Also, for those of you who have never driven a large vehicle before, let me let you in on something: if you think that the people around you drive like wackos when you’re in your car, you haven’t seen anything until you’ve watched drivers around a large vehicle.  The “wacko” factor gets turned up to eleven when you’re driving a large vehicle.  After all, large vehicles are very different than your car.  They’re big, they’re heavy, and they’re slow.  And in the case of school and transit buses, they make frequent stops.  Drivers in cars know that, and as such, will do anything, even some very unsafe/illegal moves, to get past or otherwise not have to wait for a bus.  I have been cut off in just about every way imaginable when I’m driving the bus, and I don’t get special privileges like school buses get, i.e. I don’t get to stop all traffic when I’m boarding and alighting passengers.  And even if I could, fellow road users are still very poorly behaved and would stop at nothing to get past or around me while I was stopped, threat of ticket or not.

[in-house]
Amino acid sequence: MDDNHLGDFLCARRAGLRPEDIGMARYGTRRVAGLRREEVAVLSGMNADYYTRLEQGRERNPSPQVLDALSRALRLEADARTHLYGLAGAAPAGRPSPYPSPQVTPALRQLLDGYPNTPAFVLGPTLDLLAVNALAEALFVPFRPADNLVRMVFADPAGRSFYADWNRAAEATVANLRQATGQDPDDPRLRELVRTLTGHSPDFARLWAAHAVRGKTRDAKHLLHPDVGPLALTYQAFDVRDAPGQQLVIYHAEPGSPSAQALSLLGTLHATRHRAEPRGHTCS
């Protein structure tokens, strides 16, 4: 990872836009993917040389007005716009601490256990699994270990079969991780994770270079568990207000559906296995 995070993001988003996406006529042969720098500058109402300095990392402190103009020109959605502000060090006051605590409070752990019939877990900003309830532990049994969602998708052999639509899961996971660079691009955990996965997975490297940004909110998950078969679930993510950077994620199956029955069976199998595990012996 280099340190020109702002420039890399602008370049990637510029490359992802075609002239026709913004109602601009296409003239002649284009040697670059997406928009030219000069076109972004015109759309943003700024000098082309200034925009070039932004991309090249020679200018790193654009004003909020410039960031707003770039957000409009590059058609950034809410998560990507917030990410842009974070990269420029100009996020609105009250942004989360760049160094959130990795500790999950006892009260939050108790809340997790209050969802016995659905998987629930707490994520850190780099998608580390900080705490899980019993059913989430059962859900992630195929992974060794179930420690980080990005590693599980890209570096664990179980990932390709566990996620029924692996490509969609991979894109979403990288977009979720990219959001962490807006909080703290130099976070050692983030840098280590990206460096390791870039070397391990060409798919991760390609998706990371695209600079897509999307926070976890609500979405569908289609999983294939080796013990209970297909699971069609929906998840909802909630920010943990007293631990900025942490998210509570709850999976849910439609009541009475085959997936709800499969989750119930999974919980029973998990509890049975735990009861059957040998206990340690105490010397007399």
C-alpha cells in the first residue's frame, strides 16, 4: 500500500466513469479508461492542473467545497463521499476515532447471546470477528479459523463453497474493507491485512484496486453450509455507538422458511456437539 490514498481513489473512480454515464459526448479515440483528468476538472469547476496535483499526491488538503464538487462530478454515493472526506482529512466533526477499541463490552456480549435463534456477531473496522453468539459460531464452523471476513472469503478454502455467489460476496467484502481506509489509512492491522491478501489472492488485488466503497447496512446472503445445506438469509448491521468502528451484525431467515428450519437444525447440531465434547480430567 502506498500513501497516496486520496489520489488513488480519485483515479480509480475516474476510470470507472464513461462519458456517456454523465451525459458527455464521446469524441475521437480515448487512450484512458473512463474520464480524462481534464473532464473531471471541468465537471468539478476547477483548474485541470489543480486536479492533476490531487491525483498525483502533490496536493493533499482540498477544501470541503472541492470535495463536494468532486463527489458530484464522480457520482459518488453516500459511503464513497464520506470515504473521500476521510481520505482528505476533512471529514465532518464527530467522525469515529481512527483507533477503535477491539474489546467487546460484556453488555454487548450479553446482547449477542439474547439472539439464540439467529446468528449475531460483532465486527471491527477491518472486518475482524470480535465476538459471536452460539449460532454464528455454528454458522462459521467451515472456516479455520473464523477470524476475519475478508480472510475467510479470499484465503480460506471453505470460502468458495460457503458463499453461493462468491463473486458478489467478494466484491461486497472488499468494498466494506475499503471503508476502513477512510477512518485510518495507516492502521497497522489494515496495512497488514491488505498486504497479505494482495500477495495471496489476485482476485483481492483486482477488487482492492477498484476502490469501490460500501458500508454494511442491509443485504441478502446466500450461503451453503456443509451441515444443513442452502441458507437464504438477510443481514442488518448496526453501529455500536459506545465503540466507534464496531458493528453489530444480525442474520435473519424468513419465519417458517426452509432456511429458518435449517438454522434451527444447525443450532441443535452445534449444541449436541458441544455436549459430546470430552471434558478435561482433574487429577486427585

When I’m driving my car, I have places to go, and the last place that I want to be while I’m driving is behind a school bus.  I’ve never illegally passed one, but I can definitely understand why people would want to do it.  Getting stuck behind a school bus, and having to stop for it while it does every single stop can easily add a lot of time to a trip, especially since they will often keep traffic stopped with the lights until every single child has found a seat on the bus.  The last part is especially infuriating, because then, there are no children left on the road for me to potentially run over, so I see no reason to be held hostage by a school bus driver at that point.  In other words, get the last kid on the bus, kill the lights, and let us get on with our day while they choose which one of their classmates to sit with.